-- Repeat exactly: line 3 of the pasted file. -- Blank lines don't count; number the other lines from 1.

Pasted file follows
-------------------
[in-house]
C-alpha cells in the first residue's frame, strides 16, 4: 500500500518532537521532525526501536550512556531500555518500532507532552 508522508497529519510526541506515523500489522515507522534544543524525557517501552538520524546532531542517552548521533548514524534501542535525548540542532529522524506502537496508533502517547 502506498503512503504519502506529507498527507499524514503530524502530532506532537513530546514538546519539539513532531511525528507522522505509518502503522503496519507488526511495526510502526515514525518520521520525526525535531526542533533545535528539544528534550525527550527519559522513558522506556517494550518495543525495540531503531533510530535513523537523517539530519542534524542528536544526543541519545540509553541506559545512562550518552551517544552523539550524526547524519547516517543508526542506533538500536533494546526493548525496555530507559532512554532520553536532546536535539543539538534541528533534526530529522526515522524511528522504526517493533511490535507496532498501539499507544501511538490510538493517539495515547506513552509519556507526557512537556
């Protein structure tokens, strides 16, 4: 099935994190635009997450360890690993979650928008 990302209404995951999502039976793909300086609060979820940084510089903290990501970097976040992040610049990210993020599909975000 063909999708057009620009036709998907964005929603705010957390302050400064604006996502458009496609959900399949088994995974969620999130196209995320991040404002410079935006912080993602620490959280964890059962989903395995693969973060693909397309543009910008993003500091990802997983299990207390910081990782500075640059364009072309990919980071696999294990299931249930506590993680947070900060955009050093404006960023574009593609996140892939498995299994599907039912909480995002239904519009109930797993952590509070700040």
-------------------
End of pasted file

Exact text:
């Protein structure tokens, strides 16, 4: 099935994190635009997450360890690993979650928008 990302209404995951999502039976793909300086609060979820940084510089903290990501970097976040992040610049990210993020599909975000 063909999708057009620009036709998907964005929603705010957390302050400064604006996502458009496609959900399949088994995974969620999130196209995320991040404002410079935006912080993602620490959280964890059962989903395995693969973060693909397309543009910008993003500091990802997983299990207390910081990782500075640059364009072309990919980071696999294990299931249930506590993680947070900060955009050093404006960023574009593609996140892939498995299994599907039912909480995002239904519009109930797993952590509070700040």